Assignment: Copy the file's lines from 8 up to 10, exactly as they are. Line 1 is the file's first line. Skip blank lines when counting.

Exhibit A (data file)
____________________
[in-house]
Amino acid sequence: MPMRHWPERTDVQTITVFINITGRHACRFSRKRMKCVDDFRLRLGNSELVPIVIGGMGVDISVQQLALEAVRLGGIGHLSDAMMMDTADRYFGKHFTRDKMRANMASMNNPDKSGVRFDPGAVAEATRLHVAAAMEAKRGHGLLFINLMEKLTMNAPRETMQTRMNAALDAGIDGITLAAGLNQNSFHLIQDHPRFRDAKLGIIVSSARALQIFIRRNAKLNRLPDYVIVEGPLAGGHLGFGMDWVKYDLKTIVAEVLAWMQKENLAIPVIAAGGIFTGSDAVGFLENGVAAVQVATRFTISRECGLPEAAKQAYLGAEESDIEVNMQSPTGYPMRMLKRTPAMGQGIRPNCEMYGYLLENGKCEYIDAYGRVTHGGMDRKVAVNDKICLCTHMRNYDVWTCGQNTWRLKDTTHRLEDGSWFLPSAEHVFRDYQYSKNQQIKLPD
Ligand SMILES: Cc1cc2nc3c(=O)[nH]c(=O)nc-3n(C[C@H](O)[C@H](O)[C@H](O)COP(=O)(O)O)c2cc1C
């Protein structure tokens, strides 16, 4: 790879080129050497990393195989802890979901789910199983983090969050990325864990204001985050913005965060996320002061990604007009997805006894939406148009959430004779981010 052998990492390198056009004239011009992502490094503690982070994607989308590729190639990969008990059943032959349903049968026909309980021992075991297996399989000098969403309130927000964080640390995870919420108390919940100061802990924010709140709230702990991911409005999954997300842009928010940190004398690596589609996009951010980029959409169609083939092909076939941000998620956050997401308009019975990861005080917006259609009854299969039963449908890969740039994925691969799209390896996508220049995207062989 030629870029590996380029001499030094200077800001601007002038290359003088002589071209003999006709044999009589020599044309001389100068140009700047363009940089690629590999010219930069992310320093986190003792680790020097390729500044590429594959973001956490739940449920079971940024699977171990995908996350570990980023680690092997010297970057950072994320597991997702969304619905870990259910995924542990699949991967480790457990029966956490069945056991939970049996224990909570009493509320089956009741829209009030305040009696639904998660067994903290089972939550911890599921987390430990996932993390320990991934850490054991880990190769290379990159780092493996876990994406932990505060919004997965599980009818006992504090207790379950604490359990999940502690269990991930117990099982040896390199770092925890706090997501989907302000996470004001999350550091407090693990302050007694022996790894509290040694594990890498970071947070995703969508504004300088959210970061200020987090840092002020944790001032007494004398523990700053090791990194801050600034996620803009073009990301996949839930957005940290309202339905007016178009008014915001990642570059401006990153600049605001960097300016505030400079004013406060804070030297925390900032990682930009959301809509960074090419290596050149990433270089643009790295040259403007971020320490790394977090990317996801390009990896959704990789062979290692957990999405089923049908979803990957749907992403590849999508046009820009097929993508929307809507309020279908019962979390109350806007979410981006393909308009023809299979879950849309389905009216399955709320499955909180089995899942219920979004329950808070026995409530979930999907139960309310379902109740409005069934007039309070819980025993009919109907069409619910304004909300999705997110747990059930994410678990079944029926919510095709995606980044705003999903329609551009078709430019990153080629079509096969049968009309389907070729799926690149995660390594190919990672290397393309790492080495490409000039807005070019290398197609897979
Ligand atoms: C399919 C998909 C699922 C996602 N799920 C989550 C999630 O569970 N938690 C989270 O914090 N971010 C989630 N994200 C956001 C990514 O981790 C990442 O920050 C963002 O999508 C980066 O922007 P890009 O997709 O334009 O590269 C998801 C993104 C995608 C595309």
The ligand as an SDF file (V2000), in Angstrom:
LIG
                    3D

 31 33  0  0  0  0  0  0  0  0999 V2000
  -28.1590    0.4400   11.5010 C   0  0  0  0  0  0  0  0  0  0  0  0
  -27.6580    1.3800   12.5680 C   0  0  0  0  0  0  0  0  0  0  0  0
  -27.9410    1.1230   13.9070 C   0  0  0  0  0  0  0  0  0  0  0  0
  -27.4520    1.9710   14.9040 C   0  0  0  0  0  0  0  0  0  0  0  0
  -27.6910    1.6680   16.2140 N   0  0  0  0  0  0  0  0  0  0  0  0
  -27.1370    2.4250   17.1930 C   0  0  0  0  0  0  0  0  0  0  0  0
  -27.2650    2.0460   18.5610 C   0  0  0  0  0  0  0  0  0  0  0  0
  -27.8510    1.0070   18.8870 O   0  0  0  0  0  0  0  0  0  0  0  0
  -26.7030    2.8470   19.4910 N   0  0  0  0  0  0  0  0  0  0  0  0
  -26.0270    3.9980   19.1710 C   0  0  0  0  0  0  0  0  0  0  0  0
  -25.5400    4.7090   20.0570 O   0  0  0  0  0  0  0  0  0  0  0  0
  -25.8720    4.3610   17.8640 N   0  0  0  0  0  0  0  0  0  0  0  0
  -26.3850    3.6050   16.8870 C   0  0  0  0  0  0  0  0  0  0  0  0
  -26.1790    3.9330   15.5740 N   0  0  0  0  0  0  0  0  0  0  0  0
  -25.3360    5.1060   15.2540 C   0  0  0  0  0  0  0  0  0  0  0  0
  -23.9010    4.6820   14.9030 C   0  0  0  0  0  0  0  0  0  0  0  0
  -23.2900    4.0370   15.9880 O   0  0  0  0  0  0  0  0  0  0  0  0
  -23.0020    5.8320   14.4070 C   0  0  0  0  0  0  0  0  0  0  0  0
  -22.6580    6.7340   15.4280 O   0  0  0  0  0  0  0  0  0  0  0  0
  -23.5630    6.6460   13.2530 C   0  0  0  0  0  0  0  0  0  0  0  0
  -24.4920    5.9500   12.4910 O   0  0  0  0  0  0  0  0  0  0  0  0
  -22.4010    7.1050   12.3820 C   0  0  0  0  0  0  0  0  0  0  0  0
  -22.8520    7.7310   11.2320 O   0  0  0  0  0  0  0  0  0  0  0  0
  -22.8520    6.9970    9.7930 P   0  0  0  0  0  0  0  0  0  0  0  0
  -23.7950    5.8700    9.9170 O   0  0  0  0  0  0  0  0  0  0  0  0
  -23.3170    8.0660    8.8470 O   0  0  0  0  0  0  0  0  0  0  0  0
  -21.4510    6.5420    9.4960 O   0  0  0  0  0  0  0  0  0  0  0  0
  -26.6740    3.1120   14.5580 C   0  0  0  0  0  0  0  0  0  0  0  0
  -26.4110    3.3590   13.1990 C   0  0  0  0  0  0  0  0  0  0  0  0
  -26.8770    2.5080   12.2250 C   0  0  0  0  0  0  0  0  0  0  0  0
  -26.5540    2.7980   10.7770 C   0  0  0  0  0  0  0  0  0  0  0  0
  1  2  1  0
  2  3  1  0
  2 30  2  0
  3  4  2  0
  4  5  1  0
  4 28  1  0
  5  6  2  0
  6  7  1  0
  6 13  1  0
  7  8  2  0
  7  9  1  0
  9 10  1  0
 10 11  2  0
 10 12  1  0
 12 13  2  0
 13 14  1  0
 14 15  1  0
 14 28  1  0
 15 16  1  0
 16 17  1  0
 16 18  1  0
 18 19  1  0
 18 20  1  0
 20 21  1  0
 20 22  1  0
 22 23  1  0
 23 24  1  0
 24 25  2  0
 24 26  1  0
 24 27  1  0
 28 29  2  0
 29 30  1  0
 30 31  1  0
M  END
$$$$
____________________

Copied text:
                    3D

 31 33  0  0  0  0  0  0  0  0999 V2000
  -28.1590    0.4400   11.5010 C   0  0  0  0  0  0  0  0  0  0  0  0